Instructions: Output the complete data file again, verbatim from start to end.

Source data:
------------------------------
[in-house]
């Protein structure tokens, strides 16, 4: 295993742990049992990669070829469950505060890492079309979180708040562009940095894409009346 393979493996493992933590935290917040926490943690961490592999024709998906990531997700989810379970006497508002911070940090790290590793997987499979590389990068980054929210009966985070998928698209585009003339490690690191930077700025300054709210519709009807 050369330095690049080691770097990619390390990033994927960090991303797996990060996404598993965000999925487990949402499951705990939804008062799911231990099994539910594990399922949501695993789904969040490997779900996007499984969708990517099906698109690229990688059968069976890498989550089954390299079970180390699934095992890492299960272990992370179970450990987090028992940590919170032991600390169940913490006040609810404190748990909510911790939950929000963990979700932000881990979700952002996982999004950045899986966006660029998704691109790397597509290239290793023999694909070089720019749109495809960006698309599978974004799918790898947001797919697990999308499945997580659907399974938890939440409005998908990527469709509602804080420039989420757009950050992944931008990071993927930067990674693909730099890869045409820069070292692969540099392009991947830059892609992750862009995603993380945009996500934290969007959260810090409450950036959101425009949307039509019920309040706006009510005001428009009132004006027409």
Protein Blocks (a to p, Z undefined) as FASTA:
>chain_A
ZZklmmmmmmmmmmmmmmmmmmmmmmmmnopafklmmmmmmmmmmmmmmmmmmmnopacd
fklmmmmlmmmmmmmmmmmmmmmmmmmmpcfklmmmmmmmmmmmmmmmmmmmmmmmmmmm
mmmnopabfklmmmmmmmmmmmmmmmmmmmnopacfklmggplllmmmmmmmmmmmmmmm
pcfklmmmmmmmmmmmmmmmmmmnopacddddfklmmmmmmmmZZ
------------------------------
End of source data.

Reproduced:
[in-house]
């Protein structure tokens, strides 16, 4: 295993742990049992990669070829469950505060890492079309979180708040562009940095894409009346 393979493996493992933590935290917040926490943690961490592999024709998906990531997700989810379970006497508002911070940090790290590793997987499979590389990068980054929210009966985070998928698209585009003339490690690191930077700025300054709210519709009807 050369330095690049080691770097990619390390990033994927960090991303797996990060996404598993965000999925487990949402499951705990939804008062799911231990099994539910594990399922949501695993789904969040490997779900996007499984969708990517099906698109690229990688059968069976890498989550089954390299079970180390699934095992890492299960272990992370179970450990987090028992940590919170032991600390169940913490006040609810404190748990909510911790939950929000963990979700932000881990979700952002996982999004950045899986966006660029998704691109790397597509290239290793023999694909070089720019749109495809960006698309599978974004799918790898947001797919697990999308499945997580659907399974938890939440409005998908990527469709509602804080420039989420757009950050992944931008990071993927930067990674693909730099890869045409820069070292692969540099392009991947830059892609992750862009995603993380945009996500934290969007959260810090409450950036959101425009949307039509019920309040706006009510005001428009009132004006027409």
Protein Blocks (a to p, Z undefined) as FASTA:
>chain_A
ZZklmmmmmmmmmmmmmmmmmmmmmmmmnopafklmmmmmmmmmmmmmmmmmmmnopacd
fklmmmmlmmmmmmmmmmmmmmmmmmmmpcfklmmmmmmmmmmmmmmmmmmmmmmmmmmm
mmmnopabfklmmmmmmmmmmmmmmmmmmmnopacfklmggplllmmmmmmmmmmmmmmm
pcfklmmmmmmmmmmmmmmmmmmnopacddddfklmmmmmmmmZZ